‘The Taming of the Shrew’ review

Theatre, Shakespeare
1 out of 5 stars
 (Photograph: Johan Persson)
1/5
Photograph: Johan PerssonPaul Ready (Petruchio)
 (Photograph: Johan Persson)
2/5
Photograph: Johan PerssonMichelle Terry (Biondello)
 (Photograph: Johan Persson)
3/5
Photograph: Johan PerssonRyan Ellsworth (Horatio)
 (Photograph: Johan Persson)
4/5
Photograph: Johan PerssonMelissa Riggall (Katherina)
 (Photograph: Johan Persson)
5/5
Photograph: Johan PerssonEvelyn Miller (Bianca) and James Northcote (Lucentio)

Time Out says

1 out of 5 stars

Michelle Terry and Paul Ready star in a baffling, counter-intuitive take on Shakespeare’s problematic comedy

‘The Taming of the Shrew’ has been cancelled as a result of the coronavirus epidemic.

There’s probably a German word for the precise feeling of frustration you get watching Globe artistic director and world-class Shakespearean actor Michelle Terry sat on stage, not playing one of the thorniest parts in Shakespeare. Especially given that, in this bizarre take on ‘The Taming of the Shrew’, her husband, Paul Ready, is Petruchio: it was not unreasonable to expect that she might play his warring partner Kate.

But then, Maria Gaitanidi’s befuddling version of Shakespeare’s problem(atic) play makes much of being an ensemble piece: according to the programme notes, casting wasn’t decided till late on in the process, once the company had thoroughly explored the text’s ‘mythic’ potential.

Hmmm. I guess it works for Anthony Neilson – but you can’t help but pity the actors who had to learn some of these parts at short notice. Still, it’s hard to figure out quite why they alighted on Melissa Riggall to play Kate. The character is variously described as wild, raging, loud, angry; Riggall’s performance is static and unreactive, prettily demure and ever so well-spoken. She sounds more like she’s delivering a particularly earnest stanza on ‘Poetry Please’ than sparring waspishly.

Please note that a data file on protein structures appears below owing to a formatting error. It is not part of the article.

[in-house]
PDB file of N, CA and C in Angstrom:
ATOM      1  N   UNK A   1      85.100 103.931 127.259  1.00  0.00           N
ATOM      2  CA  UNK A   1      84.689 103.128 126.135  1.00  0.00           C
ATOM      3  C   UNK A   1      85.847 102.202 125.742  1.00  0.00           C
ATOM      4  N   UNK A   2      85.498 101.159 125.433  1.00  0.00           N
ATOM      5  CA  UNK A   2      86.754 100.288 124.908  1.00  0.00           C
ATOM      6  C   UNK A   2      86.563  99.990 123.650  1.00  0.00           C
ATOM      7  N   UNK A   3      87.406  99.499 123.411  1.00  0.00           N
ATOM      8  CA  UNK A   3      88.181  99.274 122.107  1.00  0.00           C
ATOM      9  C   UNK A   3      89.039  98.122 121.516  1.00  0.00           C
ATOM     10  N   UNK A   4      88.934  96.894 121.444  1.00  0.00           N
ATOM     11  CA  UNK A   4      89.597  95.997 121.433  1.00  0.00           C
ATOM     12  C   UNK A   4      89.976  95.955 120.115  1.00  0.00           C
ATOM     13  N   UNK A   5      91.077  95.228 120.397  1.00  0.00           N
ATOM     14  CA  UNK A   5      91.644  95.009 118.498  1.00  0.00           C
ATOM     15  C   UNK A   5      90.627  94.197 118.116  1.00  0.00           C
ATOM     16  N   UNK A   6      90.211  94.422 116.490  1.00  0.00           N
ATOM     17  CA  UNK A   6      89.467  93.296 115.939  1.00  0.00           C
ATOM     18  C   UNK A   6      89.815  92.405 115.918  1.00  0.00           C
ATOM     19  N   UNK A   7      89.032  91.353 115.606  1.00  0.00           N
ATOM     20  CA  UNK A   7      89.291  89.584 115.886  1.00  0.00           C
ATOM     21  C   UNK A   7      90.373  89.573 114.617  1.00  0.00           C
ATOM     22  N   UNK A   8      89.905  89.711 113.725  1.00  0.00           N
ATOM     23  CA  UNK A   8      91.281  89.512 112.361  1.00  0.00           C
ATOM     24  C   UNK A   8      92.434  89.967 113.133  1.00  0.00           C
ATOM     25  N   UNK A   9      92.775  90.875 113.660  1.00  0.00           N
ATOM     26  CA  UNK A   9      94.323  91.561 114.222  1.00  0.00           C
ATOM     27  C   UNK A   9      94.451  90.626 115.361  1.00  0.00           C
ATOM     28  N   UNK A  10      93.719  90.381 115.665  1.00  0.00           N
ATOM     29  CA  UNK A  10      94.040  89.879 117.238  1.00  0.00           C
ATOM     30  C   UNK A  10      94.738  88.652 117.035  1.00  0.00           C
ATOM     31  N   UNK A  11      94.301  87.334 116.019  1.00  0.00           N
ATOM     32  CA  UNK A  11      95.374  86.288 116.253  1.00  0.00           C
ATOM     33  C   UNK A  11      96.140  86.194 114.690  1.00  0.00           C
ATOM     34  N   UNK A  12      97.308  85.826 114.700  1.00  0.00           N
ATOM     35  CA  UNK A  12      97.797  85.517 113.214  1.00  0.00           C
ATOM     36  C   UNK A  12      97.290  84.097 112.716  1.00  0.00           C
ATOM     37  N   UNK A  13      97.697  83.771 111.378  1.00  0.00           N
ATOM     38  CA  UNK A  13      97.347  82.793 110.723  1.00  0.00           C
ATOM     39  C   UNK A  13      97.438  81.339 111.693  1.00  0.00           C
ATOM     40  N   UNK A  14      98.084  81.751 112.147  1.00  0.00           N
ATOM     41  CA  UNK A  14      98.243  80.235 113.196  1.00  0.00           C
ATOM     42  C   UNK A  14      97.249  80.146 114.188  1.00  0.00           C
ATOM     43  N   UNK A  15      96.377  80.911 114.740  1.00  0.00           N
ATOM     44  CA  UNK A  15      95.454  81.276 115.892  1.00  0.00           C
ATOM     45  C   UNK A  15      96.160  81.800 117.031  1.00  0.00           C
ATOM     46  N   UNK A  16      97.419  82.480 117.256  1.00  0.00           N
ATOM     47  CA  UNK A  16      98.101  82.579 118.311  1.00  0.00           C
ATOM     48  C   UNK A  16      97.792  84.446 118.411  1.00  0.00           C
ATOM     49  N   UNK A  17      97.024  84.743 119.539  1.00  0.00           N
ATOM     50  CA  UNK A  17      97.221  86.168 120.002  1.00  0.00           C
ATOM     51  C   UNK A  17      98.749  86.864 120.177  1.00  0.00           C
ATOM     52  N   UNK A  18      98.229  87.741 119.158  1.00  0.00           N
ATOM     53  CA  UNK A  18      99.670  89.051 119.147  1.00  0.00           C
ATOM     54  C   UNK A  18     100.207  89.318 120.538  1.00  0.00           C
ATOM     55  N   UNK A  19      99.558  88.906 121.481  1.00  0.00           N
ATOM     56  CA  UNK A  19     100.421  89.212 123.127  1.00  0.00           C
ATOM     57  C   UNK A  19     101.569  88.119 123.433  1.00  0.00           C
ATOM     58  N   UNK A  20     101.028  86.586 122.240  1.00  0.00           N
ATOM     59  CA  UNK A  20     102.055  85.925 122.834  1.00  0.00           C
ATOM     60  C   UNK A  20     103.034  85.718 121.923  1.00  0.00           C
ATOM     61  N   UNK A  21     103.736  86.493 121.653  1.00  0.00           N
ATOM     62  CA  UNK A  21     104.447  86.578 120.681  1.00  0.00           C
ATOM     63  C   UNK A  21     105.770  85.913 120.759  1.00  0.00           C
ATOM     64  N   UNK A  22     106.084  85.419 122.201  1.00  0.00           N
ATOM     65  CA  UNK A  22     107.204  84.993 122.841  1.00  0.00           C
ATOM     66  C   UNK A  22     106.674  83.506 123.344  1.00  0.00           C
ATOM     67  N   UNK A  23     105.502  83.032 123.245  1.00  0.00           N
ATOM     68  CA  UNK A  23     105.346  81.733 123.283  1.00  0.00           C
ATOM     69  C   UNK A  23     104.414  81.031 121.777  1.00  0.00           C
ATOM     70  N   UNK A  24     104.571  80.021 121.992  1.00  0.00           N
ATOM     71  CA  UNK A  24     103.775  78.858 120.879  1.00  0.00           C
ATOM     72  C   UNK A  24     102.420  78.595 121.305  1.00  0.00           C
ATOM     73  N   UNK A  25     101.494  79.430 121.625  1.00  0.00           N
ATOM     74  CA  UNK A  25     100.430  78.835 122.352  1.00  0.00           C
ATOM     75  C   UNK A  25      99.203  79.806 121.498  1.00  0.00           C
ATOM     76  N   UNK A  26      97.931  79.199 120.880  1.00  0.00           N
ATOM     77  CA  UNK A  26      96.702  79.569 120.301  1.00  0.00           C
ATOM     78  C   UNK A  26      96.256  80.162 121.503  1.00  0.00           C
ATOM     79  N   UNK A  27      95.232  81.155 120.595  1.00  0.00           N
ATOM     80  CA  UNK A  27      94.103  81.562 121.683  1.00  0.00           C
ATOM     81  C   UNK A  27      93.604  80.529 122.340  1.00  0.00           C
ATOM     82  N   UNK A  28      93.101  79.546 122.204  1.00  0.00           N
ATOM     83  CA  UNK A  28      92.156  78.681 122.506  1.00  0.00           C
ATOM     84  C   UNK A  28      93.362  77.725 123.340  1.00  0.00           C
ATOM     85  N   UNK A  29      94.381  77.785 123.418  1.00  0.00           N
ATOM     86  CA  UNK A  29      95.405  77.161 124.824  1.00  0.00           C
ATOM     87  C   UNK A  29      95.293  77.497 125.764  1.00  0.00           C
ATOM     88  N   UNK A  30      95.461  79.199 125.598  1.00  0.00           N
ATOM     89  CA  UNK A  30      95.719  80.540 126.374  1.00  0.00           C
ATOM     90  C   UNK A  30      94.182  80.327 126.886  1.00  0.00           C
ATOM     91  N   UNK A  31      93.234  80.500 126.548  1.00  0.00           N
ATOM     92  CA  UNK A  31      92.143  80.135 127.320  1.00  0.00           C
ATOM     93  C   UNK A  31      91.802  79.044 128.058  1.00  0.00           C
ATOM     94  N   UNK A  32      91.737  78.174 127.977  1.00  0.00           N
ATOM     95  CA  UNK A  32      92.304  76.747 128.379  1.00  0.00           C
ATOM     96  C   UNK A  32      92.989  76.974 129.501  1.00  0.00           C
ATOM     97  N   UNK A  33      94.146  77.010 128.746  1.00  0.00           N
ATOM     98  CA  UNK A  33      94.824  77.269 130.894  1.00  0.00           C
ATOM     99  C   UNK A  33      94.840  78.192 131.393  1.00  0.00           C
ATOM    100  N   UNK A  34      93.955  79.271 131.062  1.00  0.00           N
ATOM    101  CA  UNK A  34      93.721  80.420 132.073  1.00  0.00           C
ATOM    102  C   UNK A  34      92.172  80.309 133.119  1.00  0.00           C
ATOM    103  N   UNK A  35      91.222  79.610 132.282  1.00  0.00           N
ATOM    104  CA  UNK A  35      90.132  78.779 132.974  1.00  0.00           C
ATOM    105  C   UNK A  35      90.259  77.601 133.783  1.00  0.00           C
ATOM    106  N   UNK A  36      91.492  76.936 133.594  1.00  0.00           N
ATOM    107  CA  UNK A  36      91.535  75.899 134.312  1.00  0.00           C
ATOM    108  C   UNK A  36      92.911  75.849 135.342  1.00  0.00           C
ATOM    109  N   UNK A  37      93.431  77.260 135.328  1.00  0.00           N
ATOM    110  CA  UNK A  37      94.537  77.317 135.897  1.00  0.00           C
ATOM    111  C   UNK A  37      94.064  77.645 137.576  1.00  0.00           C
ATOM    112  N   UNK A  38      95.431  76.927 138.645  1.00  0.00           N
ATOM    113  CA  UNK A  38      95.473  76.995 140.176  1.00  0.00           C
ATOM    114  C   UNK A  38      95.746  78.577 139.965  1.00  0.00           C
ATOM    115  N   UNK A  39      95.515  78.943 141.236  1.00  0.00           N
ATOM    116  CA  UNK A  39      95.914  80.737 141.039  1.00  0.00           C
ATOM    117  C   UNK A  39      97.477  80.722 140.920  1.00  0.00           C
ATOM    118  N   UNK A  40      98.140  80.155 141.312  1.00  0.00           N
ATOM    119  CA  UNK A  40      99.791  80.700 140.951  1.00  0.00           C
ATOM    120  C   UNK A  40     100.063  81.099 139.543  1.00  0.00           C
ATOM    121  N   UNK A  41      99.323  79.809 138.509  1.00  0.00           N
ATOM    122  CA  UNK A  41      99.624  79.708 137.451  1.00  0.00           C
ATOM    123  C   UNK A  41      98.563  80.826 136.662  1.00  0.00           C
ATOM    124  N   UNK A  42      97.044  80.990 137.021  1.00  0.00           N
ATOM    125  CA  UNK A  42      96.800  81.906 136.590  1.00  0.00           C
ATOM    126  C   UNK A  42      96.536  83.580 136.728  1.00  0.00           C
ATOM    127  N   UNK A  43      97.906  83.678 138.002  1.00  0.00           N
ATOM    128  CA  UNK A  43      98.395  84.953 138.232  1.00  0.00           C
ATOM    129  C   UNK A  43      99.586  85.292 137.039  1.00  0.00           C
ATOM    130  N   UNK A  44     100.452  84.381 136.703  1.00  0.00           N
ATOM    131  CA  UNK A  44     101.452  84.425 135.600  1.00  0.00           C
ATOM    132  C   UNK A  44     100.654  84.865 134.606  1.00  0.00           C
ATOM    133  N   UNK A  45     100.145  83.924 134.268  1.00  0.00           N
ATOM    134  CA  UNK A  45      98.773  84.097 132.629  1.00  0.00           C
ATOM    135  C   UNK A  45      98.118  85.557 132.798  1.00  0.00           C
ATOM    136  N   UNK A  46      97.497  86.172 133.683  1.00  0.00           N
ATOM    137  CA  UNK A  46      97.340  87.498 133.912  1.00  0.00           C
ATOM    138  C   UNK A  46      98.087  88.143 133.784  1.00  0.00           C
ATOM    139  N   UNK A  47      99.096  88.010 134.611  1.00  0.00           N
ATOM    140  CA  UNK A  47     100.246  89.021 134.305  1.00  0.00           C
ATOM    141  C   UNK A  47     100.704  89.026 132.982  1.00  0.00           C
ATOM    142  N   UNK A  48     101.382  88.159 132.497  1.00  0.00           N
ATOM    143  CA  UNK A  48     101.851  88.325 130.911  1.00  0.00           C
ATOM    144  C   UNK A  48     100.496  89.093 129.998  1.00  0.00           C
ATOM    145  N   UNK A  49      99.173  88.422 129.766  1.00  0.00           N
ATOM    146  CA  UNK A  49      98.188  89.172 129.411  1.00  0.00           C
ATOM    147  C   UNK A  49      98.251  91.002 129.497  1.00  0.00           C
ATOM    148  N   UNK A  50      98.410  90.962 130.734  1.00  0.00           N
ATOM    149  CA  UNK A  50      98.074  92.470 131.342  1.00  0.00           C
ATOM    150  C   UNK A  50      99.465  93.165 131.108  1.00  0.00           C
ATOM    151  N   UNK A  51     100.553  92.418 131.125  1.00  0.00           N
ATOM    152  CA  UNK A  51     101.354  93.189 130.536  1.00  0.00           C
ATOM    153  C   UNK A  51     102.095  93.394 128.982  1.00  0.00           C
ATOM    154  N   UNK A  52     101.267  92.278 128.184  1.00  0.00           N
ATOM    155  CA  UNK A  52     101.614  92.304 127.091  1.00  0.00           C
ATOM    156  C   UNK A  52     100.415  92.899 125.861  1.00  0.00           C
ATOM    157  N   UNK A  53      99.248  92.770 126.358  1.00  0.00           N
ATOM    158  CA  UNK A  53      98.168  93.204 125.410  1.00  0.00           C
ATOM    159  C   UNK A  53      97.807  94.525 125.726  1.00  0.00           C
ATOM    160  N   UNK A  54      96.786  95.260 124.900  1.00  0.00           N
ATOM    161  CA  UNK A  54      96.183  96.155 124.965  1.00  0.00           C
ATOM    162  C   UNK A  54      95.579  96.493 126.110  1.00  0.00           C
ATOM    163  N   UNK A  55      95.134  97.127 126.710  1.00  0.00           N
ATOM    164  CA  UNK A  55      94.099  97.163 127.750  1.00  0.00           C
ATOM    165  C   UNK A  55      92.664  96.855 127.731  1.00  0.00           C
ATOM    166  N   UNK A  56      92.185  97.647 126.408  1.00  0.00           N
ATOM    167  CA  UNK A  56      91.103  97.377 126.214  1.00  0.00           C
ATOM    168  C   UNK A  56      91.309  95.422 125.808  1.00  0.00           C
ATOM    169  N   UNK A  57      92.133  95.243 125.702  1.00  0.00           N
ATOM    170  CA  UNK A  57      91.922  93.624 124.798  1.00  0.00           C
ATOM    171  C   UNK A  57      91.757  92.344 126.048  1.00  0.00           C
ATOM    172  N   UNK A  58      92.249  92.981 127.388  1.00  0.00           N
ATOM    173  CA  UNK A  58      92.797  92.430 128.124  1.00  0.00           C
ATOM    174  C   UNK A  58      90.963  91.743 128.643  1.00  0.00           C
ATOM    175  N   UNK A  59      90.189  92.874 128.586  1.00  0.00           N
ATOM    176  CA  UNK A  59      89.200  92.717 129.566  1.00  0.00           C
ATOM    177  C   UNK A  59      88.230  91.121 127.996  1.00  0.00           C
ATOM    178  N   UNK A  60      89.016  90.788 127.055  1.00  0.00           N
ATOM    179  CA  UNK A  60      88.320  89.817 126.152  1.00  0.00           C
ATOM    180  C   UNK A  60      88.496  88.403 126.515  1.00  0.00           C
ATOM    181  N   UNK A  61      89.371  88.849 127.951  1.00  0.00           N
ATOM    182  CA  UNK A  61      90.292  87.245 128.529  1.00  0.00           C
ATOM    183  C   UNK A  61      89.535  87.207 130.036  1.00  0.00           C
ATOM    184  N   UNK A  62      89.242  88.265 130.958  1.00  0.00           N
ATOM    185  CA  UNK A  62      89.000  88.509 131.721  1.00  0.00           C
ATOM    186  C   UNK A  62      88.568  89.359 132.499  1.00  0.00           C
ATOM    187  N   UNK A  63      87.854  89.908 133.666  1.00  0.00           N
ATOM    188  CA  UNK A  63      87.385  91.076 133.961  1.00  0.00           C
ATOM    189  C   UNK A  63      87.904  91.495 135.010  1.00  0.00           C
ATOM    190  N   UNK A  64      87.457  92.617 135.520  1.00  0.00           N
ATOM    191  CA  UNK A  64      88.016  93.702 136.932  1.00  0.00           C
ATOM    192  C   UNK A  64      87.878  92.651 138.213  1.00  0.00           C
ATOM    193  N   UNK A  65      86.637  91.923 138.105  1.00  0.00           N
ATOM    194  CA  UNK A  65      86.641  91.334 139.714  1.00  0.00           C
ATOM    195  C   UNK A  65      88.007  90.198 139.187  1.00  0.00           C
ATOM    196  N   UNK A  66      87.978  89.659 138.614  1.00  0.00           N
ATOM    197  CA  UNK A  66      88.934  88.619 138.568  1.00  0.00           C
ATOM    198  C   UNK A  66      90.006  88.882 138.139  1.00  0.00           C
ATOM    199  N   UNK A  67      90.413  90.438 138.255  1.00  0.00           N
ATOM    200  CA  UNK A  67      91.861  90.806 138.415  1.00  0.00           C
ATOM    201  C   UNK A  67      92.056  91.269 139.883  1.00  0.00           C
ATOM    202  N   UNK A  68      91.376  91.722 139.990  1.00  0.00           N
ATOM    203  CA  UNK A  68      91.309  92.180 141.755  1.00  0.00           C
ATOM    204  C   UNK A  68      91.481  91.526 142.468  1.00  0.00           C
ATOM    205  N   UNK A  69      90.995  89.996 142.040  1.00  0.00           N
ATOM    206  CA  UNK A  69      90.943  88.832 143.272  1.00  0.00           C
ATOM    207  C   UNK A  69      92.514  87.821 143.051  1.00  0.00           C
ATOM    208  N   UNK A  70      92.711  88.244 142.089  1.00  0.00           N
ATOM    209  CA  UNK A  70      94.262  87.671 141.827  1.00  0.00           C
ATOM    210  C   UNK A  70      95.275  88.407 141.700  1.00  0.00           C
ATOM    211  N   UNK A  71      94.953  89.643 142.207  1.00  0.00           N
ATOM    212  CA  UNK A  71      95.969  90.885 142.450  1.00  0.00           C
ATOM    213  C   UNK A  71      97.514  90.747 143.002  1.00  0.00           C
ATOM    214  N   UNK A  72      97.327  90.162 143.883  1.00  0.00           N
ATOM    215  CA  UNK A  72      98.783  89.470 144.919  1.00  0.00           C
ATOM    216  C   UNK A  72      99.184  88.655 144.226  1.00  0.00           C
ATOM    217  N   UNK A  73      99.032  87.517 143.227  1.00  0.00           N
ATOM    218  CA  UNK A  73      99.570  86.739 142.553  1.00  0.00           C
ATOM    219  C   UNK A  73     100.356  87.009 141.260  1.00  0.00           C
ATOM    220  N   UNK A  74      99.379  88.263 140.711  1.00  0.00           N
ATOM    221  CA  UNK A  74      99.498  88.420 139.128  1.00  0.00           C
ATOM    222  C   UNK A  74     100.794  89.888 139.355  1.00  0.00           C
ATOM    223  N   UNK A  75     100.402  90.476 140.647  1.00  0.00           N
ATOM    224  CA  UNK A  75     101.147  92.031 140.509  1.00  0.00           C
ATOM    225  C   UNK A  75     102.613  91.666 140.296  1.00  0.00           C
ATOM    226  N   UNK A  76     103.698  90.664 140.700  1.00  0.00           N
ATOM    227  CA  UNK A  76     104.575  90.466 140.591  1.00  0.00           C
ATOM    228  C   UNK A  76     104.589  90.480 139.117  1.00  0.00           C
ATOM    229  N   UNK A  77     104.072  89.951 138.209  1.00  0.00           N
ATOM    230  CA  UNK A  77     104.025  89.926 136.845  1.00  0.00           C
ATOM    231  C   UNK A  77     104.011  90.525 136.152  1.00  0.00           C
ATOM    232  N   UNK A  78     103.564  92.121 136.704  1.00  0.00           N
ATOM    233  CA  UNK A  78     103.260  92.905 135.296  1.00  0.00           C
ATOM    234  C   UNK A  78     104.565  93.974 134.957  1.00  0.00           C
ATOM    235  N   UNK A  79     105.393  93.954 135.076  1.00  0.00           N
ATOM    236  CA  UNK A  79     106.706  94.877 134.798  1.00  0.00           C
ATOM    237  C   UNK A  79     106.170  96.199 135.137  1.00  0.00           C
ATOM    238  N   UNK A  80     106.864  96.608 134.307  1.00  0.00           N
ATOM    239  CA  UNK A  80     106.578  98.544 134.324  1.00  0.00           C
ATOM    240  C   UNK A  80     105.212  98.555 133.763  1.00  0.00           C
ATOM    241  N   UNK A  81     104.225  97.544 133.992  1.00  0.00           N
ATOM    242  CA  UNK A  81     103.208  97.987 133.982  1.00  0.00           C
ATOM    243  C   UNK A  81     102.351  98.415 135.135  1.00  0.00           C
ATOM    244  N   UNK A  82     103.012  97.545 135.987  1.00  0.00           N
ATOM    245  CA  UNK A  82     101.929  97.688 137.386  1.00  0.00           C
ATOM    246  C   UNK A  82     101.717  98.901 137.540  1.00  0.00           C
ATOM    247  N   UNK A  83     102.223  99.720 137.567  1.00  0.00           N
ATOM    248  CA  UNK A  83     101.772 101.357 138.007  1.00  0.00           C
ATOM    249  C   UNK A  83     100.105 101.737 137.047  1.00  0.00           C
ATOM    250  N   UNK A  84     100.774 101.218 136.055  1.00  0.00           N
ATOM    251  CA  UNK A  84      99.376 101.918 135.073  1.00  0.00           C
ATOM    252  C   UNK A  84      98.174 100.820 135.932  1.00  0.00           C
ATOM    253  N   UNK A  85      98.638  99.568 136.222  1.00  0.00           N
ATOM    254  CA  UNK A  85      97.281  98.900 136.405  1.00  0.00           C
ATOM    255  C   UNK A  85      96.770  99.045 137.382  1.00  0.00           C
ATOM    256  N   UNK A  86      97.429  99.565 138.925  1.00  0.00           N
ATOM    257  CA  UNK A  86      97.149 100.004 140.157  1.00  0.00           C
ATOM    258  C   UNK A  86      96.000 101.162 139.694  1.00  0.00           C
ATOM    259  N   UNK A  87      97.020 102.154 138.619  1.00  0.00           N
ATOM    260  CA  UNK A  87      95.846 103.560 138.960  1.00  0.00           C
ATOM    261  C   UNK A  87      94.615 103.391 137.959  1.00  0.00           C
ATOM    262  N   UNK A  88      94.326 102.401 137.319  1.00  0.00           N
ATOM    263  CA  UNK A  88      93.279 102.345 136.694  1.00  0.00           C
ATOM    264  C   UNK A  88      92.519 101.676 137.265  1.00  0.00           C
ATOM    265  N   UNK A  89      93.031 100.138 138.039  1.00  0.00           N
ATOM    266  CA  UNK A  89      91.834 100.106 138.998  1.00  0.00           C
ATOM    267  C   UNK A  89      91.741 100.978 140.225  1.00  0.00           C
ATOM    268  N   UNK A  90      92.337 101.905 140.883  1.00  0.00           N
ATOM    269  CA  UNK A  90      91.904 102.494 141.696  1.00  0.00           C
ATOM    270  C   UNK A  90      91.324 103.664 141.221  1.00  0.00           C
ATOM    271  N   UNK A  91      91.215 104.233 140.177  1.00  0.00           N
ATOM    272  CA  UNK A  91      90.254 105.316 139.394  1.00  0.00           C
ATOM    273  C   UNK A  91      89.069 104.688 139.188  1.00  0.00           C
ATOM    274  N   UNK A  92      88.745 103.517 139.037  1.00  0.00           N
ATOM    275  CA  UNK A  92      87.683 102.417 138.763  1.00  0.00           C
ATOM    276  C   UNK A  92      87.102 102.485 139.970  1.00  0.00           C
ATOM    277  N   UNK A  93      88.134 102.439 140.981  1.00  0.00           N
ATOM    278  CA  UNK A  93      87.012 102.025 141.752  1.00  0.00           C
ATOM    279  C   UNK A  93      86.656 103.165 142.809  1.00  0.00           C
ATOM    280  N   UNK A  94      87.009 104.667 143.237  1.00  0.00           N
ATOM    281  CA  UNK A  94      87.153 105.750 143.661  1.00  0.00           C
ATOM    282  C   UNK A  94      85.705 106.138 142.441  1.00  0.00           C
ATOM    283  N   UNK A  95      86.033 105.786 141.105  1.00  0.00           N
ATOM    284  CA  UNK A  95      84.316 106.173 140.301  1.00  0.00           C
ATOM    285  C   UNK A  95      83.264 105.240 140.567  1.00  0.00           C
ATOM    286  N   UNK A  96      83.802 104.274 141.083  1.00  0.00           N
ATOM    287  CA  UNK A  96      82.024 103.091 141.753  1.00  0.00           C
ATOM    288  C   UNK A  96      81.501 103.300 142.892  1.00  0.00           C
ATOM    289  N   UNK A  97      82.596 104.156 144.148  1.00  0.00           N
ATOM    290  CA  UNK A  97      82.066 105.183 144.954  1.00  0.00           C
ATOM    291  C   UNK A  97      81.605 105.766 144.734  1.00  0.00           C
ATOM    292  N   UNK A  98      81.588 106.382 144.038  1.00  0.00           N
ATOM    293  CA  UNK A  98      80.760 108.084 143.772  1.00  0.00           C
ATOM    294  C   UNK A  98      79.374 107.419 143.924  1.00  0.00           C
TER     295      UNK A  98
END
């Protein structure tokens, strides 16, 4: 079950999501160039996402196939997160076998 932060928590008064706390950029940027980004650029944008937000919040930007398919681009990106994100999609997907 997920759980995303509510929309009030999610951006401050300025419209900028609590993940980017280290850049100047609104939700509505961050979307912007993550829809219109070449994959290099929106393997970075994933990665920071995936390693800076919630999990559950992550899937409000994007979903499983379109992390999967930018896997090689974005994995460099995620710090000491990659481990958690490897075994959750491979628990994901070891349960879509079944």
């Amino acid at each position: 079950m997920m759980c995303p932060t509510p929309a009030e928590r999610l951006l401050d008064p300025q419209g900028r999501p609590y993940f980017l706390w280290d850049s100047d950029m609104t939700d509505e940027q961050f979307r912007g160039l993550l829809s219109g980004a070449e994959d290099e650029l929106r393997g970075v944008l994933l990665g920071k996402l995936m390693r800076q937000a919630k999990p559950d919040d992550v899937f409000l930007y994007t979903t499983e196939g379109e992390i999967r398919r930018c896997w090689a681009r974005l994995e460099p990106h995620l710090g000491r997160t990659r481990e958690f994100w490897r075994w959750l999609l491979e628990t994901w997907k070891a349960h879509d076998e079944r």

Initially I wondered if this would be the point – a new concept, revealing how society judges women on ridiculous standards of behaviour, even when they’re blamelessly completely bland. But everything in the programme notes suggests Gaitanidi wanted to get away from such a gender-politics kinda reading.

Not that that matters – the dramatic effect is that Kate has precisely nowhere to travel: she starts placid and ends placid. She has apparently neither hatred for Ready’s Petruchio – the original sadistic gaslighter (and polar opposite of his eager-to-please Kevin in ‘Motherland’) – but nor do they have any subversive, sexy spark. There’s one arresting dance sequence at the wedding, where the couple circle each other like cobras, equally dangerous opponents – but the charge doesn’t translate into the text, or the rest of the evening. And while I’m not someone who thinks this play is too misogynistic to be done these days, I do think that in 2020 you probably want some kind of read on Kate’s submissive final speech rather than just delivering it tonelessly out front.

Ready brings more spirit to his role, and Globe regular James Northcote is also notably lithe and amusing as lovestruck suitor Lucentio. The production includes Shakespeare’s weird opening Christopher Sly framework, emphasising how ‘The Taming of the Shrew’ is a play within a play, with Terry intriguingly managing to simultaneously suggest she’s both a minor character (the servant Biondello) and a harried director ushering around the players, prompt book in hand. But she feels squandered and – given she’s also the Globe’s actor-manager AD, who’s sought to downgrade the role of the directors in her hit-and-often-miss tenure – there’s a pretty cruel irony to this particular bit of layered casting.

Gaitanidi’s painfully plodding production surely is trying to layer up these different levels of resonance, but her take lacks basic clarity: the narrative doesn’t come across crisply, and the heavy doubling doesn’t help matters. Liam Bunster’s set adds various platforms around the Sam Wanamaker auditorium, offering new playing spaces, but ones that also more literally get in the way – there is often not even a clear view, never mind vision.

By: Holly Williams

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